I never trust a person who wants more taxes. Part 1
Just pointing out the documented facts once again. 10/31/ 2011
DENVER — At a wine-and-cheese reception in his office here, Terry M. Barr, president of Samson Oil and Gas, made a pitch to industry executives to donate to the Republican Party of Colorado so that they could defeat President Obama and elect more Republicans at the federal, state and local levels.
Terry M. Barr supports the so-called millionaires' tax, which would increase his bill.
After his guests left, Mr. Barr offered a surprising postscript: He agrees with a proposal by Congressional Democrats to impose a surtax on income over $1 million a year.
Republicans in Congress deride the proposal for a so-called millionaires’ tax as class warfare. But in an interview, Mr. Barr said, “Wealthy people in the U.S. should be paying more tax, and I’m one of them.”
Mr. Barr, a petroleum geologist who said he made $1.2 million a year, described himself as a staunch conservative, and said his views of tax policy reflected his fiscal conservatism.
“The United States needs a tax increase for the sake of its fiscal health,” Mr. Barr said. “If you fight two wars in Iraq and Afghanistan, you have to pay for them. China owns a trillion dollars of U.S. government debt. That’s not a healthy position for us to be in. We have to suck it up and pay more tax to help get rid of the deficit. I would pay more tax. I can afford to.”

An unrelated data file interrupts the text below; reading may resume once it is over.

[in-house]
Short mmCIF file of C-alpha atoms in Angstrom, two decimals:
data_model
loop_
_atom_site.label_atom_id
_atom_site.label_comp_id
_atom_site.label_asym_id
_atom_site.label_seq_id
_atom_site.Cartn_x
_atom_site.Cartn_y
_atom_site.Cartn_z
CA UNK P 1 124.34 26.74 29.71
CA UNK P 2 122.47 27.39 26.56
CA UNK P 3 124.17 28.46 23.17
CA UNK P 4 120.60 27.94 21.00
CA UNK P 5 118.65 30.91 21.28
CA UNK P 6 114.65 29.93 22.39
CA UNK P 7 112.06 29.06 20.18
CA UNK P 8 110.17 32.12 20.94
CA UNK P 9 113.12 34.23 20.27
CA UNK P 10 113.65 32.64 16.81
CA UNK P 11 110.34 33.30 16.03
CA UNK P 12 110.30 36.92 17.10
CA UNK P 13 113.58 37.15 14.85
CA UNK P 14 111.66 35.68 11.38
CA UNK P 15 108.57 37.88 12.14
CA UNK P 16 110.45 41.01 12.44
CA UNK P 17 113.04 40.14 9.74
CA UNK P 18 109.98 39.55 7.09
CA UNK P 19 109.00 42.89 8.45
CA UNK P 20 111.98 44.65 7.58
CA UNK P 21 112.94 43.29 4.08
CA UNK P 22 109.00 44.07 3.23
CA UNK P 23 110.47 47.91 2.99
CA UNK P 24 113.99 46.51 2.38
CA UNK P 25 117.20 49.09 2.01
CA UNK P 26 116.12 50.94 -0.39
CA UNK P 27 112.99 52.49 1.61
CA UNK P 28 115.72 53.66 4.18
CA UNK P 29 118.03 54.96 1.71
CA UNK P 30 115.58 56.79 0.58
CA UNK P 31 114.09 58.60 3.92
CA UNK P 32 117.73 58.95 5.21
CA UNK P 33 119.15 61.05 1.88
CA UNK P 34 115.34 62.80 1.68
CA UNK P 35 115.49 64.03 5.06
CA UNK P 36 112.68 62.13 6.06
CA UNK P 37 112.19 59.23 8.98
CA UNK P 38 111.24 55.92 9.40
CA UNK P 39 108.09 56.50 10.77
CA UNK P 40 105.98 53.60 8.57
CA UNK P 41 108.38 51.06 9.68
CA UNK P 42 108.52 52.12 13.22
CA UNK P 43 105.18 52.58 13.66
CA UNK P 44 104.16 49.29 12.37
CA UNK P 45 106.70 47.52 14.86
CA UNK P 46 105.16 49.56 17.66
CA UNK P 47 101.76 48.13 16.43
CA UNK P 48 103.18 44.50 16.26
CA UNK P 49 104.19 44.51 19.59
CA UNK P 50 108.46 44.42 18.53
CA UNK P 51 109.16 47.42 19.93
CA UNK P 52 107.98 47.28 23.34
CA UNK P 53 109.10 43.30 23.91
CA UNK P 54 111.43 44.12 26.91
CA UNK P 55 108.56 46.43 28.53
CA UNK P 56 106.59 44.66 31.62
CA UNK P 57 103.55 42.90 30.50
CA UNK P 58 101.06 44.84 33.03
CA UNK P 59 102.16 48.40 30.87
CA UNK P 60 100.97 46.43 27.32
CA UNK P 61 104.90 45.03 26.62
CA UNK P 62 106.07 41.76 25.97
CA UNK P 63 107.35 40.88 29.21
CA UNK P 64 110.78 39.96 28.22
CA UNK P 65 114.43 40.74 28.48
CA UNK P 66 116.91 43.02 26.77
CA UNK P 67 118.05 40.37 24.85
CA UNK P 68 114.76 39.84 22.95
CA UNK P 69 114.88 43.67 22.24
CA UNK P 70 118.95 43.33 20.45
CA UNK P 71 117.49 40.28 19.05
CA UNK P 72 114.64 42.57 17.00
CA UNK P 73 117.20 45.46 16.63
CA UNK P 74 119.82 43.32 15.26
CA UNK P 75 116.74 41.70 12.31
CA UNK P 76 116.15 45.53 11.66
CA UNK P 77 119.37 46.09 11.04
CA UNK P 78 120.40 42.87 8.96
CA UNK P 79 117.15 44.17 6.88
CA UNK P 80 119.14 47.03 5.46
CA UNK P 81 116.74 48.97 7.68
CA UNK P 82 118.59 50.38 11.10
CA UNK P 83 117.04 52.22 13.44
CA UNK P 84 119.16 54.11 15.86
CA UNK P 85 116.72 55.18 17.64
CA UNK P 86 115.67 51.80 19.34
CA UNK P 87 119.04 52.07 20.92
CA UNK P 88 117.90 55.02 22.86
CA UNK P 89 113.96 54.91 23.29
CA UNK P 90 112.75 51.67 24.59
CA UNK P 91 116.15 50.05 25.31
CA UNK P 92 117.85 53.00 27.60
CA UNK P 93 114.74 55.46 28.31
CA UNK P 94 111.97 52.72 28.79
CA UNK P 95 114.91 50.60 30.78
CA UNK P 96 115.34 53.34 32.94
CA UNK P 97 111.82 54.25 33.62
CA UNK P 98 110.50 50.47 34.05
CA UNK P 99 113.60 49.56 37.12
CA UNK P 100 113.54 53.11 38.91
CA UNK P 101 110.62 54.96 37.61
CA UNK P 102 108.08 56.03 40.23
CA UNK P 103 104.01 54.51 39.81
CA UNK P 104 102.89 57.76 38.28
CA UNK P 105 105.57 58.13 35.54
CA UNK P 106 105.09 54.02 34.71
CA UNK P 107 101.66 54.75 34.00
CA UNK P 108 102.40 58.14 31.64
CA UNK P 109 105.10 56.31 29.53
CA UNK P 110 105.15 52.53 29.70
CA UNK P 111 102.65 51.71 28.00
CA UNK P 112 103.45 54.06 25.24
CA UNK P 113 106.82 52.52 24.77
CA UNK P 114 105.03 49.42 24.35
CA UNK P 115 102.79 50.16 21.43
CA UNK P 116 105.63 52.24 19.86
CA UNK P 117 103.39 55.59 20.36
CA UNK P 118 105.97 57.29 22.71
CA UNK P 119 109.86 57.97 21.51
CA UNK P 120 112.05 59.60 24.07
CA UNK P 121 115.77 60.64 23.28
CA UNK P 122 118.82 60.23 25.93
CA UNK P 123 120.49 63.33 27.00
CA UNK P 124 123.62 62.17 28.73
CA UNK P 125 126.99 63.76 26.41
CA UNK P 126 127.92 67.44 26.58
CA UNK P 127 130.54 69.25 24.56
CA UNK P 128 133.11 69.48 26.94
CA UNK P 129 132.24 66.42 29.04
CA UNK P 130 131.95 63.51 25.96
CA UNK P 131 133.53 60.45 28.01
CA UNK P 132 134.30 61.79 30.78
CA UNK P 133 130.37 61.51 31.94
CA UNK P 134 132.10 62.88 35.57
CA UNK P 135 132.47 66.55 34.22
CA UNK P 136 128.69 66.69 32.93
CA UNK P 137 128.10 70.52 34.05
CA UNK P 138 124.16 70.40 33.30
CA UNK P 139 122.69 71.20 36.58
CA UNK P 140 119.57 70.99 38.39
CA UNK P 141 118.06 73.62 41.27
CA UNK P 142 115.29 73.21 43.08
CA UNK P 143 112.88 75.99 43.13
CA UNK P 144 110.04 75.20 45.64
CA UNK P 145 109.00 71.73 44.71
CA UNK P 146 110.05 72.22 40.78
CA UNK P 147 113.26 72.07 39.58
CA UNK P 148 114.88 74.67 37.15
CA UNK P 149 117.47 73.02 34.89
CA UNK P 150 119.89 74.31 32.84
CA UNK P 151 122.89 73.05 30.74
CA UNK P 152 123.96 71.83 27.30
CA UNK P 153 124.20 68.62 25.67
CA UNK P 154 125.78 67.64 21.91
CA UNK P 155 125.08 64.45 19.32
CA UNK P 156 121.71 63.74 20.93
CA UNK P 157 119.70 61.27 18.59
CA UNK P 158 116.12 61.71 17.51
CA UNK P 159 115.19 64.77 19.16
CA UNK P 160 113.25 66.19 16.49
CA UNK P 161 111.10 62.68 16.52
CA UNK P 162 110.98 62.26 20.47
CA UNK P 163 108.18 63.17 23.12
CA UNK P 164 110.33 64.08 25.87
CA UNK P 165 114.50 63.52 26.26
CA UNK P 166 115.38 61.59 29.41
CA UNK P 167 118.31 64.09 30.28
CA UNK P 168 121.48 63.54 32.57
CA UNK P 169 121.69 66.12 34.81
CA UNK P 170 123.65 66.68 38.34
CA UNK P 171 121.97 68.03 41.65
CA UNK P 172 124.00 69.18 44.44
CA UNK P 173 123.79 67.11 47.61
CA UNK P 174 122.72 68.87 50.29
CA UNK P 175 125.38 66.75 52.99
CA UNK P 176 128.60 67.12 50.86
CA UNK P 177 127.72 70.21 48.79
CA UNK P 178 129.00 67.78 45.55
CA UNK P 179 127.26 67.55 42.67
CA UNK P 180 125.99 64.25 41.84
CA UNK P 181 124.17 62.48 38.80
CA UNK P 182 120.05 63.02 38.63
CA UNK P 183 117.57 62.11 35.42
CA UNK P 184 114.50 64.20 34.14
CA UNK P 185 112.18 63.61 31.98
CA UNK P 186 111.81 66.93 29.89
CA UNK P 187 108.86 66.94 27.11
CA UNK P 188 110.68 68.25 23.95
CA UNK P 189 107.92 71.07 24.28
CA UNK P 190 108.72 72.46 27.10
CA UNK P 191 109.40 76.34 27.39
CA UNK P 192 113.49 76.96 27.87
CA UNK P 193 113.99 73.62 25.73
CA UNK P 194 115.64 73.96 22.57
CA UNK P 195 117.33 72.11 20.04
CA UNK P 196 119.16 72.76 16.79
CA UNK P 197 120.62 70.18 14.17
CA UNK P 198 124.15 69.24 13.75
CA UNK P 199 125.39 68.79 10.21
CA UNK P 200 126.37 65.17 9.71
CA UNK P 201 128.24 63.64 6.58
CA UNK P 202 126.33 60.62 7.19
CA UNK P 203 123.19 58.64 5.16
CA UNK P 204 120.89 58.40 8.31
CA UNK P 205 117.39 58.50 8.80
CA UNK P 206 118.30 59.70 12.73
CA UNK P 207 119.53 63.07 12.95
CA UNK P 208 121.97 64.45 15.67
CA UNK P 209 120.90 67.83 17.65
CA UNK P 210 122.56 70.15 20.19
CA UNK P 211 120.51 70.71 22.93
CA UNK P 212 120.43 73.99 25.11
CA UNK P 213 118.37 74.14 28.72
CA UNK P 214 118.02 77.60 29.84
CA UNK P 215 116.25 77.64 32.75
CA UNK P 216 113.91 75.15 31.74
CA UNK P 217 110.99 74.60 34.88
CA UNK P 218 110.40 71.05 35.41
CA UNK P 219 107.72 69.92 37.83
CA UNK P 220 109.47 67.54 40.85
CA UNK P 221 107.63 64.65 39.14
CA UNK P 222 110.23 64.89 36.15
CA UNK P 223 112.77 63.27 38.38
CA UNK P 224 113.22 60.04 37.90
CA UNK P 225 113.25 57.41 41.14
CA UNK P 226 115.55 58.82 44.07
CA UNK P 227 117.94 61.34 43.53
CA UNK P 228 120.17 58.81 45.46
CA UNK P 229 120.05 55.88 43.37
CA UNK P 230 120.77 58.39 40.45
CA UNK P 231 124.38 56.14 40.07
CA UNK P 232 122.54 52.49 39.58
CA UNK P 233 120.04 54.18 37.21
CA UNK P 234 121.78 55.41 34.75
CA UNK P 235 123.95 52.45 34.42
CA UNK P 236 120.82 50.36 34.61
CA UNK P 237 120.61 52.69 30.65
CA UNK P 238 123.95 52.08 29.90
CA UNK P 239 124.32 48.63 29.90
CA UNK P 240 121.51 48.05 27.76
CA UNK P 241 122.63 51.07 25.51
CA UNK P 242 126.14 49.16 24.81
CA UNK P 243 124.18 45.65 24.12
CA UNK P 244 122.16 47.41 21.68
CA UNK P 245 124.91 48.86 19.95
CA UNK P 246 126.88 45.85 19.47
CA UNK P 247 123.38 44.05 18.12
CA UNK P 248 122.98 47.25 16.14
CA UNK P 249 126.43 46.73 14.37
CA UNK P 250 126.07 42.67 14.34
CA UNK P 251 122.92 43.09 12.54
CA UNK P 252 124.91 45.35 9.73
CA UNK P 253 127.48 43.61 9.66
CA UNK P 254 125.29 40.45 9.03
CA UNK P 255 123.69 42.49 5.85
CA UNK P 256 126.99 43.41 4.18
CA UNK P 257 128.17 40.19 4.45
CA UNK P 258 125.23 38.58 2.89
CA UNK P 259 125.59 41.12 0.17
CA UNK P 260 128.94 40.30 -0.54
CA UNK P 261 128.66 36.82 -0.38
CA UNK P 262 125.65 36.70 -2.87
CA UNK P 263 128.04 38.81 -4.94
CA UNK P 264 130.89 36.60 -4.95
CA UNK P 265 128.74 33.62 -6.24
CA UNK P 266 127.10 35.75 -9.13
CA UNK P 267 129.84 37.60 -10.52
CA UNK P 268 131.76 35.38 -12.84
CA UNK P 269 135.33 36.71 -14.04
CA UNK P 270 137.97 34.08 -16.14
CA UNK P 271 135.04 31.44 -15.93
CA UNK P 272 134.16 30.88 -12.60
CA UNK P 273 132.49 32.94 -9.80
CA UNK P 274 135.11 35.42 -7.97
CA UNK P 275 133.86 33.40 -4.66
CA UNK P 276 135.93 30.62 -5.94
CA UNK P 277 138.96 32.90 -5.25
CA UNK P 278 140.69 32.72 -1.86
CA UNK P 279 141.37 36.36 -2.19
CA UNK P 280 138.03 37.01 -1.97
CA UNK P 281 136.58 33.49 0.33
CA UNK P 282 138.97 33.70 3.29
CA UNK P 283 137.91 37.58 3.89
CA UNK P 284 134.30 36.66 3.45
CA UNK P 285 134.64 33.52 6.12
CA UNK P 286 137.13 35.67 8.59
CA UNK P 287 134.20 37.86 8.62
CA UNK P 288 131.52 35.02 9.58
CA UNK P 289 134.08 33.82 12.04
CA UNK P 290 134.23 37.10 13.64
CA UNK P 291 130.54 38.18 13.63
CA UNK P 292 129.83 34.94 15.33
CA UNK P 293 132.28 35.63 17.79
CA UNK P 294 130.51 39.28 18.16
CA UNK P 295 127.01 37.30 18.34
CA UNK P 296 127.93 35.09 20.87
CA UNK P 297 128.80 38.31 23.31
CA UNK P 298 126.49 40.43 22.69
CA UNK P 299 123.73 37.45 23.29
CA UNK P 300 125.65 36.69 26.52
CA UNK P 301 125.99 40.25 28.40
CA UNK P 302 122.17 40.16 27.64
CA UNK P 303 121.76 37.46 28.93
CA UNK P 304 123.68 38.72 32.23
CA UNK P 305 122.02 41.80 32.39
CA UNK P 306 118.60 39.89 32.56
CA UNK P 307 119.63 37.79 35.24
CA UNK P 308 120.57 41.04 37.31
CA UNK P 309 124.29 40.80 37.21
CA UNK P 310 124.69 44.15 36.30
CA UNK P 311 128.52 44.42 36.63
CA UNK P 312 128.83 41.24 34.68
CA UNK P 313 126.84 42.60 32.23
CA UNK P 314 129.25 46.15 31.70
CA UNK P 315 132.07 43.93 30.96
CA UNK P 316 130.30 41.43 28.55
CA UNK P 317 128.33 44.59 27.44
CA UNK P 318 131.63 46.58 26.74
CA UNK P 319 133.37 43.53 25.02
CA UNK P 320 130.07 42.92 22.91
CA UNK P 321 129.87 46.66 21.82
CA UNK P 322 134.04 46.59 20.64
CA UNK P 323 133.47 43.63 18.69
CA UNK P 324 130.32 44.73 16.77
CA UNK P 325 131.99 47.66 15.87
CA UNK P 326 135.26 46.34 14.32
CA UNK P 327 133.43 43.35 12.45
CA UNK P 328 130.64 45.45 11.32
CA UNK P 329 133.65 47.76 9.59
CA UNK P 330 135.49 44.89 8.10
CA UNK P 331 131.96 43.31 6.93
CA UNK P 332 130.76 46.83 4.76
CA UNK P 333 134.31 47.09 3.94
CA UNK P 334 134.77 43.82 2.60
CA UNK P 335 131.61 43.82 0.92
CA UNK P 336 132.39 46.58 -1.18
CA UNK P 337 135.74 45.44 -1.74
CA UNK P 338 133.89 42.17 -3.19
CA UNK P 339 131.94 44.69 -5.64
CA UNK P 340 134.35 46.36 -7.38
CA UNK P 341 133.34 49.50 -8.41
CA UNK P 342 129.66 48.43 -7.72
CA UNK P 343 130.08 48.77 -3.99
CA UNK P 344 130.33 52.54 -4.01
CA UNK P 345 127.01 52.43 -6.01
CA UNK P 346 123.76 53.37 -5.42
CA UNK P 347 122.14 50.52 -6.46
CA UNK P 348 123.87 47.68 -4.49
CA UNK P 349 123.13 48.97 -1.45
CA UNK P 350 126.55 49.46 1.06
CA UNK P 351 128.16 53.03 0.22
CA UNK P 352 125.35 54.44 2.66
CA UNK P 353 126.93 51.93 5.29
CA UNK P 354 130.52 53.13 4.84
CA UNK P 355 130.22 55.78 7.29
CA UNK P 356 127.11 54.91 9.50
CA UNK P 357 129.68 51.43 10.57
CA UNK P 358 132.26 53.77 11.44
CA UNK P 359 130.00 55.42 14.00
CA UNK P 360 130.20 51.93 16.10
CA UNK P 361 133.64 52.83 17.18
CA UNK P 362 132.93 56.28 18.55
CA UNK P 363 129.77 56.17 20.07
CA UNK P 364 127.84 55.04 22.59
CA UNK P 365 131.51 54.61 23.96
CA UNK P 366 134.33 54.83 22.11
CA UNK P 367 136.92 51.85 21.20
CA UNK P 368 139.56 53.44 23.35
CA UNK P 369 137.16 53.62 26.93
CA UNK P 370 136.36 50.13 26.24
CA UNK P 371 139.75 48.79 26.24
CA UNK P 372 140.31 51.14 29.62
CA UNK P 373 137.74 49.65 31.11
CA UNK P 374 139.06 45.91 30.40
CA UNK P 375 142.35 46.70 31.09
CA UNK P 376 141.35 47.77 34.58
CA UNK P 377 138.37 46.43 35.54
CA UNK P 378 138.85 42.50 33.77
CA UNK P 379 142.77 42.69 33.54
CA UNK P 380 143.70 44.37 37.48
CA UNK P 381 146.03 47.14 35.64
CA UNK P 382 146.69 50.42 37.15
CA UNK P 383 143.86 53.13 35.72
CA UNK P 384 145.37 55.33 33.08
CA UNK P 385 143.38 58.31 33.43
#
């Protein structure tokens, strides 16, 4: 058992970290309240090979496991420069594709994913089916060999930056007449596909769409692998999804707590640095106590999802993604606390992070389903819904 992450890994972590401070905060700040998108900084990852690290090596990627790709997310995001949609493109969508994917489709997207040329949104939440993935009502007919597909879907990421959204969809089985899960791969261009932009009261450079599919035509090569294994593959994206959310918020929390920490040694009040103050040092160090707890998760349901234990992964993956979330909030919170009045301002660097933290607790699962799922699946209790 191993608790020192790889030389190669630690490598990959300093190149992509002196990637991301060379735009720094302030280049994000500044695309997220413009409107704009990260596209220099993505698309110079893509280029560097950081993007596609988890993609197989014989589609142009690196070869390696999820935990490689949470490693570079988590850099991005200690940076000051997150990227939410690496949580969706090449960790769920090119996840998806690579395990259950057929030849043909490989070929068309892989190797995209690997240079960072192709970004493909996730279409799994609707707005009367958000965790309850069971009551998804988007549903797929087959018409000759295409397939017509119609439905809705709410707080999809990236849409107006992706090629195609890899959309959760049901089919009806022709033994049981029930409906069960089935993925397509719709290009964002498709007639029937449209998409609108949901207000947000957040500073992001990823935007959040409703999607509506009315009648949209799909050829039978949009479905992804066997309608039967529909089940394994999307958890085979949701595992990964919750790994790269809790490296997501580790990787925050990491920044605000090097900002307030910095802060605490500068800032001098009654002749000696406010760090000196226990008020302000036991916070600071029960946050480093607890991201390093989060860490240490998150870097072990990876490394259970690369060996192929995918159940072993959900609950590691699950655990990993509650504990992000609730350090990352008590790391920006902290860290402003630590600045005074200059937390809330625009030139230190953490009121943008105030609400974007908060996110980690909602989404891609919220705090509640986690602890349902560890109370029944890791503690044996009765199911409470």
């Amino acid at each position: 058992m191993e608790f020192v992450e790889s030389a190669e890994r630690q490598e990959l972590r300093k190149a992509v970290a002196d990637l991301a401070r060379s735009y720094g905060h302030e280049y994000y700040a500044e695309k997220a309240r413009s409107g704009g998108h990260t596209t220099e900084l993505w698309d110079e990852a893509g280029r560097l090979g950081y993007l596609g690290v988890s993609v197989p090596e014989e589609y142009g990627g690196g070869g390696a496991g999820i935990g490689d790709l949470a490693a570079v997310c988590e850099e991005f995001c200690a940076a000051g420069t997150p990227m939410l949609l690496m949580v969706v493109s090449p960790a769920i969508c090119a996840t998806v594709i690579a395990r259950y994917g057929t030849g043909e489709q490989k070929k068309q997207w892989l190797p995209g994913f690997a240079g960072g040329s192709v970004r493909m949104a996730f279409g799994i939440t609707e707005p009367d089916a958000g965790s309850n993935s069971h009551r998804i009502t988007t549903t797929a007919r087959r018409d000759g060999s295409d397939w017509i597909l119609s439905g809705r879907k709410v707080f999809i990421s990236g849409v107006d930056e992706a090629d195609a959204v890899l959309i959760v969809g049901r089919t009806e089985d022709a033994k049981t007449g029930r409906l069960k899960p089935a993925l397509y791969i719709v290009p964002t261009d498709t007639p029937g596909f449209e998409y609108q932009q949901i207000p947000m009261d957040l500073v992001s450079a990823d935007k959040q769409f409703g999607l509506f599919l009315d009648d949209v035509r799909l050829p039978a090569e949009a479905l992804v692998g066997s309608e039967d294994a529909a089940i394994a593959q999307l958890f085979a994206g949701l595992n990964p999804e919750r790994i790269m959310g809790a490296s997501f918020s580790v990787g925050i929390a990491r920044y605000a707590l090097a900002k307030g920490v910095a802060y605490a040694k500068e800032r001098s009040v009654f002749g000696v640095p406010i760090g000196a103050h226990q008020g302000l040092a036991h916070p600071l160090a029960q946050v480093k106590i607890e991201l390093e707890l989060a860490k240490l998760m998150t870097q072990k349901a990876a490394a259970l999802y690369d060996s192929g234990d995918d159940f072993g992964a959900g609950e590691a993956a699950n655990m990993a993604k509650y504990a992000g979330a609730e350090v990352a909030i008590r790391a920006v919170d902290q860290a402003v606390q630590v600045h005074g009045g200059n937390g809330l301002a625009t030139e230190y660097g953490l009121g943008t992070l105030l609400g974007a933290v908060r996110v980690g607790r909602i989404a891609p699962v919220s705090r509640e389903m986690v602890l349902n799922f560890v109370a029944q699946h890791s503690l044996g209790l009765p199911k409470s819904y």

But the affluent are not of one mind.
Ann L. Brown, president of New Vista Image, a digital graphics company in Golden, Colo., said: “I believe in the American dream. I don’t want to destroy it by taxing those who are successful. The millionaires’ tax would penalize the very people who make our economy grow, including many small-business owners. I think we already pay a fair share of the taxes.”
Those divergent views define the battle lines on an issue that has moved to the center of political debate this fall. The Democrats’ campaign for a millionaires’ tax will resume when the Senate returns